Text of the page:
EHV cases reportedly on the rise
Outbreaks temporarily close tracks, trigger quarantines in four states
Mar 01, 2006
The most recent scare at presstime involved a horse at Bowie Training Center in Maryland; 29 horses were quarantined after one, previously treated for protozoal myeloencephalitis, continued to display neurologic signs consistent with the herpesvirus outbreaks. A collective sigh of relief from around the state was echoed when the tests came back negative Feb. 5, and no new cases had been reported in the state for two weeks at presstime.
The question remains: Has increased awareness and improved diagnostics facilitated the recognition of the infectious disease, or do real increases exist?"Certainly we do feel that within the last few years, there has been an increase in the number of outbreaks of the neurological form of the disease in North America (United States and Canada)," says David Powell, BVSc, FRCVS, equine epidemiologist with the University of Kentucky Gluck Equine Research Center. "Previously, the number of neurological outbreaks that were reported were quite rare — one a year or even less than that. Within the last three years, we have seen an increase in the number of outbreaks in the neurological form of the disease in various parts of the country and in various breeds of horses. It doesn't seem to be restricted to any particular group."
Maryland has been plagued with numerous EHV events beginning with Pimlico Race Course, where three horses were euthanized in January; a fourth was destroyed at Laurel Park, and another horse was put down at a Kent County farm.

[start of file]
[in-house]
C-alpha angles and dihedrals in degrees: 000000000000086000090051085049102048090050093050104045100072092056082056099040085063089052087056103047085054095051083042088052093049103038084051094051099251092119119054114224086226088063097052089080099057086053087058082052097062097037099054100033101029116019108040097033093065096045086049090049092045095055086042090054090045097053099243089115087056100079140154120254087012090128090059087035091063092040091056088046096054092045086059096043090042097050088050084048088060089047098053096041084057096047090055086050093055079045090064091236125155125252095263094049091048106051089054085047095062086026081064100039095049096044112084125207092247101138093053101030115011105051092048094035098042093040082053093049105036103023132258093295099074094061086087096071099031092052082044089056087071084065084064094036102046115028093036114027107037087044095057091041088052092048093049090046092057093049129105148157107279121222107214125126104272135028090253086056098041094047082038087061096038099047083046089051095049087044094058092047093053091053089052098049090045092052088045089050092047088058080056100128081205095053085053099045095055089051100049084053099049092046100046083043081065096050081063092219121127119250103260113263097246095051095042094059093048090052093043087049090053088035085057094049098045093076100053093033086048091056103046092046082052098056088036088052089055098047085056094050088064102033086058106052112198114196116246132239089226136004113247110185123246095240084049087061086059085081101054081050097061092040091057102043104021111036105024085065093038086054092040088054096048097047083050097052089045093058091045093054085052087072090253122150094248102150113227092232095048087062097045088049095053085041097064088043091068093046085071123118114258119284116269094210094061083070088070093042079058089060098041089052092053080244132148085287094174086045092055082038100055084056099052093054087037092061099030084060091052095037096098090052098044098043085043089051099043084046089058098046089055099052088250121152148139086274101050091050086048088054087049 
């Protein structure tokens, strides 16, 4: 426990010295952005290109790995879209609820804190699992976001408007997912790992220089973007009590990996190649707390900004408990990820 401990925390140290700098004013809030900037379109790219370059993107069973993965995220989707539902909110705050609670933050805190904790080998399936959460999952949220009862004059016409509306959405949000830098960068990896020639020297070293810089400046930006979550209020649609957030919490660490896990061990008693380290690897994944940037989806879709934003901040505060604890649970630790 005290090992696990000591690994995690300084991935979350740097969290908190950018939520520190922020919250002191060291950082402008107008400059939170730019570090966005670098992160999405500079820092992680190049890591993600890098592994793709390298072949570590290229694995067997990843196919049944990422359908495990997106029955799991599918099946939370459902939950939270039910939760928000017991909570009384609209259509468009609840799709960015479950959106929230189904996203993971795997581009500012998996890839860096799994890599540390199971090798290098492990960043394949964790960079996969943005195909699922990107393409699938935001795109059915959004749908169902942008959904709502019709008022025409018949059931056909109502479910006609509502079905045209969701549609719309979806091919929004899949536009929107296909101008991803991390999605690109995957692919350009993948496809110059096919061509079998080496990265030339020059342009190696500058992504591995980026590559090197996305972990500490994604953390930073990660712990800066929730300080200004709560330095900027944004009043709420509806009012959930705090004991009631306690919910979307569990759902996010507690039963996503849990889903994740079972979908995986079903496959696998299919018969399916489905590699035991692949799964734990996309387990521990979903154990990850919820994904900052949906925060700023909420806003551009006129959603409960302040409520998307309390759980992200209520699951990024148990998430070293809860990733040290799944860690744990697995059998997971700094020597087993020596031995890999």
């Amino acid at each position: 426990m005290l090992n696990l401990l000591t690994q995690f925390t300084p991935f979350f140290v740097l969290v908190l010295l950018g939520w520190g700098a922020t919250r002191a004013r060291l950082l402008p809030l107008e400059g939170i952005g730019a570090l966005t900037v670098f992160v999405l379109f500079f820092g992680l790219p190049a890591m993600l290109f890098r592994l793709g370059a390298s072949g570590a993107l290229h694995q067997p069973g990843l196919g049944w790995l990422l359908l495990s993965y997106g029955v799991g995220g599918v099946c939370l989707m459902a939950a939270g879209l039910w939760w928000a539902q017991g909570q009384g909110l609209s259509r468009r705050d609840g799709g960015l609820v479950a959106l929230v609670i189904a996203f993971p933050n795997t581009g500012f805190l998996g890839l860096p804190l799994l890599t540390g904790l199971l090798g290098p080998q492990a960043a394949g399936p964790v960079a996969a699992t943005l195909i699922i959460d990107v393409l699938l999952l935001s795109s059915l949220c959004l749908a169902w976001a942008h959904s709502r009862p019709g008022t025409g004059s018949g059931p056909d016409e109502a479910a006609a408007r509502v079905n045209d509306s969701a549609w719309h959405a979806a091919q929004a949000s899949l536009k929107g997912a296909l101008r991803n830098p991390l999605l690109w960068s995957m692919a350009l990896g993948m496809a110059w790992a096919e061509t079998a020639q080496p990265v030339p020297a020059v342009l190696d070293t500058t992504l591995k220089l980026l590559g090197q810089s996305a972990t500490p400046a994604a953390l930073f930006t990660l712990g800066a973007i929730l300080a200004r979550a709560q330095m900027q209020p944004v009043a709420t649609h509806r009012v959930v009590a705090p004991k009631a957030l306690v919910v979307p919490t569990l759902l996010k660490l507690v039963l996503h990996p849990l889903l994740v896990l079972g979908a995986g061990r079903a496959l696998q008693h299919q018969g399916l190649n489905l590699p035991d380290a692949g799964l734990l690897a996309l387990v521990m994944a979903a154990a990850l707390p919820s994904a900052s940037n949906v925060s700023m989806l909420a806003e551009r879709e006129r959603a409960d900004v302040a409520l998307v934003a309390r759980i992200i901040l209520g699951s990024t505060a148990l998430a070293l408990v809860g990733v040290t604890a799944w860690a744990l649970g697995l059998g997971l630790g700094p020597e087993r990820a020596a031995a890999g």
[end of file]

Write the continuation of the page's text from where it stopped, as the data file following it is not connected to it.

A total of 12 horses were either euthanized or isolated in three barns at the home of the Preakness. The Maryland Jockey Club proactively placed the Baltimore oval on quarantine on Jan. 21, restricting the movement of horses. Barn 9 at Laurel Park was under a hold order from the Maryland Department of Agriculture, but no new cases had been reported there for two weeks.
That didn't dissuade nearby Charles Town Races & Slots in West Virginia's panhandle from quarantining its facility to stave off the spread of equine herpesvirus Type-1 (EHV-1) in early February. Horses are not permitted to enter the facility, which houses more than 1,500 animals, and no animals will be permitted to return should they leave for another race. The duration of the preventive protocol was undetermined at presstime, but typical quarantines last about 21 days, including a thus-far successful movement ban at Turfway Park in Florence, Ky., where two horses were euthanized in mid January; the Kentucky outbreak, which also affected Western Kentucky Training Center 200 miles away, began Jan. 2. No new cases had been reported more than three weeks later, according to Kentucky State Veterinarian Dr. Robert Stout, and plans to lift the movement ban from the general population was anticipated in early to mid February.
"The catch word is biosecurity," Stout says. "I don't think you can ever do enough in terms of biosecurity."
Experts recommend the quarantine of at least 21 days with no new cases before reintroducing horses that might have been exposed to infected horses. The isolated horses should have their temperature taken at least once a day during that period to keep tabs on the possible spread within the isolation barn.